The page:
He urged “every political leader to reflect on this” and “to commit themselves to this” elimination of war.

He called on the world’s political leaders to “look at the martyred Ukraine” and “to understand that every day of war makes the situation worse for everyone.”

He invited everyone to “pray again without ceasing to the Queen of Peace, to whom we consecrated humanity, and in particular Russia and Ukraine” for an end to the war in Ukraine.

We don’t have comments turned on everywhere anymore. We have recently relaunched the commenting experience at America and are aiming for a more focused commenting experience with better moderation by opening comments on a select number of articles each day.

But we still want your feedback. You can join the conversation about this article with us in social media on Twitter or Facebook, or in one of our Facebook discussion groups for various topics.

Or send us feedback on this article with one of the options below:

We welcome and read all letters to the editor but, due to the volume received, cannot guarantee a response.

In order to be considered for publication, letters should be brief (around 200 words or less) and include the author’s name and geographic location. Letters may be edited for length and clarity.

We open comments only on select articles so that we can provide a focused and well-moderated discussion on interesting topics. If you think this article provides the opportunity for such a discussion, please let us know what you'd like to talk about, or what interesting question you think readers might want to respond to.

If we decide to open comments on this article, we will email you to let you know.

If you have a message for the author, we will do our best to pass it along. Note that if the article is from a wire service such as Catholic News Service, Religion News Service, or the Associated Press, we will not have direct contact information for the author. We cannot guarantee a response from any author.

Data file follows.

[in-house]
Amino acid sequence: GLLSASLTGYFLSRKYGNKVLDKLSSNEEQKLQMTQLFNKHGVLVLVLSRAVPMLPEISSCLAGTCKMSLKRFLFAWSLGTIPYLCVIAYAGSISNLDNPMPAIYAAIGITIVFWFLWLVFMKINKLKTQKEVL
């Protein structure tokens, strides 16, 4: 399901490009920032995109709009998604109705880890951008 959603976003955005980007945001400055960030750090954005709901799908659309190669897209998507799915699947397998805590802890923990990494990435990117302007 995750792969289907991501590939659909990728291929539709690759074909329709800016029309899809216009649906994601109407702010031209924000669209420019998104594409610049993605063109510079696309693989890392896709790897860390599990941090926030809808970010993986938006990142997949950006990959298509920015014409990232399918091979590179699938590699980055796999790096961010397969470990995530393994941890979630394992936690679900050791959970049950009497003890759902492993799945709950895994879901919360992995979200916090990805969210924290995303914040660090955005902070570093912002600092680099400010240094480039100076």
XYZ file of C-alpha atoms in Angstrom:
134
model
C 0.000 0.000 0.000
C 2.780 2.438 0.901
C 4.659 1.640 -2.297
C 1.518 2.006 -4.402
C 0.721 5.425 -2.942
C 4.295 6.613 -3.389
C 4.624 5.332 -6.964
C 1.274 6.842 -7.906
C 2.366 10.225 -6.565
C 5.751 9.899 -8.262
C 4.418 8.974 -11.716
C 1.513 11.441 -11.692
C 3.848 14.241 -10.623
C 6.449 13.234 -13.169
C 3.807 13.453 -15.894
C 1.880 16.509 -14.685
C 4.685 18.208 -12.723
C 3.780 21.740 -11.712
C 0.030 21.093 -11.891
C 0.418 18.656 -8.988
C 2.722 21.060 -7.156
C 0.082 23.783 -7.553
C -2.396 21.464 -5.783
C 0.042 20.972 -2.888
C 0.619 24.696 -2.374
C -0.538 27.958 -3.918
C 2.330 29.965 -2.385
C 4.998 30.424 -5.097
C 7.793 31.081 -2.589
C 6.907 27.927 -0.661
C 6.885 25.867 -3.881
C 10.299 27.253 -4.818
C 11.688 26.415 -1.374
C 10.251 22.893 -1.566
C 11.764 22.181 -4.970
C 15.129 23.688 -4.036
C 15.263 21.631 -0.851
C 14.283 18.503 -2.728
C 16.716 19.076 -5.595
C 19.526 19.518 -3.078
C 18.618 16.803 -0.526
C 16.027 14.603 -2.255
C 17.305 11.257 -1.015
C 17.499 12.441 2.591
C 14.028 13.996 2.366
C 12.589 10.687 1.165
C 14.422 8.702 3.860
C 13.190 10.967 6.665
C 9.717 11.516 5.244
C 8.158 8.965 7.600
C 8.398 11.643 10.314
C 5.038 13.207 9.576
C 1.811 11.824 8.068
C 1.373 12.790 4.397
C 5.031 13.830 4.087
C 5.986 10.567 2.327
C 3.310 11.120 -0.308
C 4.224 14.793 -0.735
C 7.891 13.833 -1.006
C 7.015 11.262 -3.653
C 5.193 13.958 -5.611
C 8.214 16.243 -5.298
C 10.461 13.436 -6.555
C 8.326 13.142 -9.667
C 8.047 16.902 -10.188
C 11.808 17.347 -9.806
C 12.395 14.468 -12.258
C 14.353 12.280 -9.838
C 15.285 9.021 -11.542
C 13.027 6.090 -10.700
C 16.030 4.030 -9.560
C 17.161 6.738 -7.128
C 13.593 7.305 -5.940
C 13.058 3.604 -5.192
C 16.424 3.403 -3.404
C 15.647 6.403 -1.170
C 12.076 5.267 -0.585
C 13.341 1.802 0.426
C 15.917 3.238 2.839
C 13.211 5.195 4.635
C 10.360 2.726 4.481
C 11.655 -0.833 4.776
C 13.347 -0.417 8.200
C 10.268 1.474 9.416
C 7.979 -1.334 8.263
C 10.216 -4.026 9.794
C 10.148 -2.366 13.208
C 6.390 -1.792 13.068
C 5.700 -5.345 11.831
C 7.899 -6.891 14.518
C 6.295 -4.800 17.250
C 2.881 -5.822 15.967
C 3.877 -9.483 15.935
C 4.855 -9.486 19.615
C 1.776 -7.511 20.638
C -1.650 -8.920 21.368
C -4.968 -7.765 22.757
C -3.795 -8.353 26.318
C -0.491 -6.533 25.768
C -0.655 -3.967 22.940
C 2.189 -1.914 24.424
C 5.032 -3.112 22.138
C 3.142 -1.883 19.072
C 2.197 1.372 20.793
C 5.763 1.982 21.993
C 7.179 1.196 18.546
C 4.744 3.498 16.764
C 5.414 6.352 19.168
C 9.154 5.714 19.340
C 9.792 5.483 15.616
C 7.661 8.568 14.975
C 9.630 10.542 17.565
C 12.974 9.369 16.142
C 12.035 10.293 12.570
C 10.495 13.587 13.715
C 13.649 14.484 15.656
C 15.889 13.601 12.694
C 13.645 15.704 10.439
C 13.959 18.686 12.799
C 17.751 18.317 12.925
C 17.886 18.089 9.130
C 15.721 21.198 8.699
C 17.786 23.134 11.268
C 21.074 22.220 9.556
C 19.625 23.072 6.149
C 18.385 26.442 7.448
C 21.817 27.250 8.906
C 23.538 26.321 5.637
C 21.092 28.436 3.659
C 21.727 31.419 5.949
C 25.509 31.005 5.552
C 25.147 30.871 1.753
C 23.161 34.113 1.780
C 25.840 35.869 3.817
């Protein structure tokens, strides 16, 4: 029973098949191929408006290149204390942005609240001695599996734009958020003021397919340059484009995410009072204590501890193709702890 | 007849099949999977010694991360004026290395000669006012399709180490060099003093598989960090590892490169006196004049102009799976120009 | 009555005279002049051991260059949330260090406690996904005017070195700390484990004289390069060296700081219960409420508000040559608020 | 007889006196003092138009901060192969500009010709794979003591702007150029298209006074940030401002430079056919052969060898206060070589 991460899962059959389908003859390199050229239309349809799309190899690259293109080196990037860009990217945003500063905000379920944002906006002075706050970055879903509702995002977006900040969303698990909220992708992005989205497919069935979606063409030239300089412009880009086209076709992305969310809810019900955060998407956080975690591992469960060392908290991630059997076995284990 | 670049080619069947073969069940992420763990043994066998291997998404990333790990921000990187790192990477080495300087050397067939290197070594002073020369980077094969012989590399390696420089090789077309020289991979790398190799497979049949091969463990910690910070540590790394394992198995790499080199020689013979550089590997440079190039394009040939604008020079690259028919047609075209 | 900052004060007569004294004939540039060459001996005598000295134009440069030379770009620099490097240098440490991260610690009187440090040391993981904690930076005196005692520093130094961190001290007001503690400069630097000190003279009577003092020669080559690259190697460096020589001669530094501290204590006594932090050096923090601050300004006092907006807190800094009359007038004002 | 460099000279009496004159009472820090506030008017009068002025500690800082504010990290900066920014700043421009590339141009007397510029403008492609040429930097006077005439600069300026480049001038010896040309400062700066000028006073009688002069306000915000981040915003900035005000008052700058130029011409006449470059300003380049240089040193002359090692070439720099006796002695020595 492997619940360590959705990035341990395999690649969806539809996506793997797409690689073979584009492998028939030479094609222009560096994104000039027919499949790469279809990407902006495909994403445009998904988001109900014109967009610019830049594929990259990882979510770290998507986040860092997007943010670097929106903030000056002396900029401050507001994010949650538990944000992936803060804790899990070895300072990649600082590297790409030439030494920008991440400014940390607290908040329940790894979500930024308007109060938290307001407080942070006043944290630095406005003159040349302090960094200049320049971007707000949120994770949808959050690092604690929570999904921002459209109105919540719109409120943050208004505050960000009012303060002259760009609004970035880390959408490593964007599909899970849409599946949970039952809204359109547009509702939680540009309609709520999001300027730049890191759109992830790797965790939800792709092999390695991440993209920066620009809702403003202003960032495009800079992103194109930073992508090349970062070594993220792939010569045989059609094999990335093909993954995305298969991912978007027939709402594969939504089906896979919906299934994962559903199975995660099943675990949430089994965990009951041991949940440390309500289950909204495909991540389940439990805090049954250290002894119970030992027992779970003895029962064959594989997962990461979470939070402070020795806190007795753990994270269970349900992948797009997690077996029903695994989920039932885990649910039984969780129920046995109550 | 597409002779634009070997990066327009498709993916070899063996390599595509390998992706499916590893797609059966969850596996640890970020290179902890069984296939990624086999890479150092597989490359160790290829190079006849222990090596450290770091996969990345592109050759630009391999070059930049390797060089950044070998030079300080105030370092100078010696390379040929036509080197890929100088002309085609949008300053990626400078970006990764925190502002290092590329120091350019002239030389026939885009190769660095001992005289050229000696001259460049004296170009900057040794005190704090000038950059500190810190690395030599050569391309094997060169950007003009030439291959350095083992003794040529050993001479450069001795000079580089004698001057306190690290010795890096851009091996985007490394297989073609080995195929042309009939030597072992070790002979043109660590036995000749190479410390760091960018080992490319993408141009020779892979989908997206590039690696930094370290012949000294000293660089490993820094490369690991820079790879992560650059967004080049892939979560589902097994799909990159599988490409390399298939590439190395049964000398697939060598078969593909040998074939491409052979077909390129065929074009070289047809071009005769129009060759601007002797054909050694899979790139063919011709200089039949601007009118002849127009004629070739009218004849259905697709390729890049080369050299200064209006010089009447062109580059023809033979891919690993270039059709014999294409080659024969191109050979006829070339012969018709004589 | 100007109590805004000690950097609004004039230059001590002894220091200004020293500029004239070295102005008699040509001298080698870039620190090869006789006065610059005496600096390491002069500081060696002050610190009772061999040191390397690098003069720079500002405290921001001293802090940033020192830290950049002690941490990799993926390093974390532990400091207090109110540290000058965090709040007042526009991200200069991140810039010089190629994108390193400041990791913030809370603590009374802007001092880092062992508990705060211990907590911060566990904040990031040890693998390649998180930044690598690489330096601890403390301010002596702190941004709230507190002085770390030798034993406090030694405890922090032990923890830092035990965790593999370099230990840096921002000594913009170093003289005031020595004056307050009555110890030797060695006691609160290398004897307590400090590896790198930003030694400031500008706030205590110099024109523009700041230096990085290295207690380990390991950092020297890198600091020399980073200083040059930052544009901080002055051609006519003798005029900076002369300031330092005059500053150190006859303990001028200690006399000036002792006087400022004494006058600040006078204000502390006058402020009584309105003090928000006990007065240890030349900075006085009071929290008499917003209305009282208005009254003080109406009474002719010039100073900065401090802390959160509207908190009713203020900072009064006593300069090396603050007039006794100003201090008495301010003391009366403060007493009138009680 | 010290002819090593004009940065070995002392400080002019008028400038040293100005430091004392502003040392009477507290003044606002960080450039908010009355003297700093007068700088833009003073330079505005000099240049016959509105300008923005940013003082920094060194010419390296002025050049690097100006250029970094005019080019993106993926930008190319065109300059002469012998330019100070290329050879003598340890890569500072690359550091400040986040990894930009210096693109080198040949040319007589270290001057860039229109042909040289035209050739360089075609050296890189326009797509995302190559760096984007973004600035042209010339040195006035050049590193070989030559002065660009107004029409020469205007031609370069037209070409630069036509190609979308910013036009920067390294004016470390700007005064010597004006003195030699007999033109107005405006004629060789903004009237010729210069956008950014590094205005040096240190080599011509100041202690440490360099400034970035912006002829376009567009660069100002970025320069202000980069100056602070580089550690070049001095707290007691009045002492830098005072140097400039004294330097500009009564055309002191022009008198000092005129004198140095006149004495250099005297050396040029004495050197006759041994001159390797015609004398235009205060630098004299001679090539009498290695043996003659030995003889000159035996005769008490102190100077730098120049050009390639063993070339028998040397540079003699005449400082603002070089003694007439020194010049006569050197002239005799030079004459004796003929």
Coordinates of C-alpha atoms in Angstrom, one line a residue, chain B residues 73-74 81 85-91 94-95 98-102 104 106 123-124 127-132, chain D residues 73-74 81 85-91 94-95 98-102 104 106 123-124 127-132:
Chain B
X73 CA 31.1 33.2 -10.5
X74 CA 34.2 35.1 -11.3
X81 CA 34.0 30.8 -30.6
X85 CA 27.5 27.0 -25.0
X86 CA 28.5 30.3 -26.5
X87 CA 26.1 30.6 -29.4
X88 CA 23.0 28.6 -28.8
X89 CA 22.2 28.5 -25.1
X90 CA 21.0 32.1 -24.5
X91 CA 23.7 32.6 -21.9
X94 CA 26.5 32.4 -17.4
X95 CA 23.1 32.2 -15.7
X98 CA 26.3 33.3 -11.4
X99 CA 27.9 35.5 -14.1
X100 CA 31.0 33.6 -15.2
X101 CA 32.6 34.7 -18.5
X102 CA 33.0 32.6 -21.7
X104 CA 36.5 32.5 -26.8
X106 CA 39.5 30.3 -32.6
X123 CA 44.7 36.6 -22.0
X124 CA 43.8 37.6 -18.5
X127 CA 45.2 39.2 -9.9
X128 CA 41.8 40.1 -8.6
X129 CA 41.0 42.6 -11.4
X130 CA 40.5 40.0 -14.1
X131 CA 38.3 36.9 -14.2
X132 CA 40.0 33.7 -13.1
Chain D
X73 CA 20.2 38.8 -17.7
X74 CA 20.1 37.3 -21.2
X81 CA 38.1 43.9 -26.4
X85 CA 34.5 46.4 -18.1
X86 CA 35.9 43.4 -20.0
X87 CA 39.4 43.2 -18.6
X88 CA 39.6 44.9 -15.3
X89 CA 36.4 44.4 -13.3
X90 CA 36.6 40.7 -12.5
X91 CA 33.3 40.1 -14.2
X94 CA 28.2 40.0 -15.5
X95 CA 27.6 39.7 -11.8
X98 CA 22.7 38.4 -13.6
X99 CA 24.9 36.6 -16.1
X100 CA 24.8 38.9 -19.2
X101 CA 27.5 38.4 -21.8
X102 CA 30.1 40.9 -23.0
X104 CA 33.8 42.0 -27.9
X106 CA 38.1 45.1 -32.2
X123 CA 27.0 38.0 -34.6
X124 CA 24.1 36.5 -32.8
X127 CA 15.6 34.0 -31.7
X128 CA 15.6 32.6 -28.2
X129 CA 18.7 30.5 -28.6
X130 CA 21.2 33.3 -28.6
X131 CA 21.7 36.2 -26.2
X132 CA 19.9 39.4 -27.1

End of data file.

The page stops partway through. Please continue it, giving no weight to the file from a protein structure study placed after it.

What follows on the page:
We welcome any information that will help us improve the factual accuracy of this piece. Thank you.

Please consult our Contact Us page for other options to reach us.

City and state/province, or if outside Canada or the U.S., city and country. 
When you click submit, this article page will reload. You should see a message at the top of the reloaded page confirming that your feedback has been received.

The latest from america

people sitting in a church with paintings on the wall. the people closest to the camera are seminarians or priests
The pope will travel to Bahrain, a small majority-Muslim country in the Persian Gulf region. Pope Francis will be the first pope to visit the region.
A Reflection for Wednesday of the Twenty-sixth Week in Ordinary Time, by Molly Cahill
Molly CahillSeptember 27, 2022
Evelyn Waugh's reputation has endured for almost a century as other novelists have fallen out of fashion. It wasn't because everyone thought him a jolly fellow.
James T. KeaneSeptember 27, 2022
Brazil's President Jair Bolsonaro points up during a military parade to celebrate the bicentennial of the country's independence from Portugal, in Brasília, Brazil, Wednesday, Sept. 7, 2022. (AP Photo/Eraldo Peres)
South America’s largest democracy will hold presidential elections on Oct. 2 with two iconic Latin American populists as competing candidates: Mr. Bolsonaro and Luiz Inácio Lula da Silva, who served as president from 2003 until 2010.
Filipe DominguesSeptember 27, 2022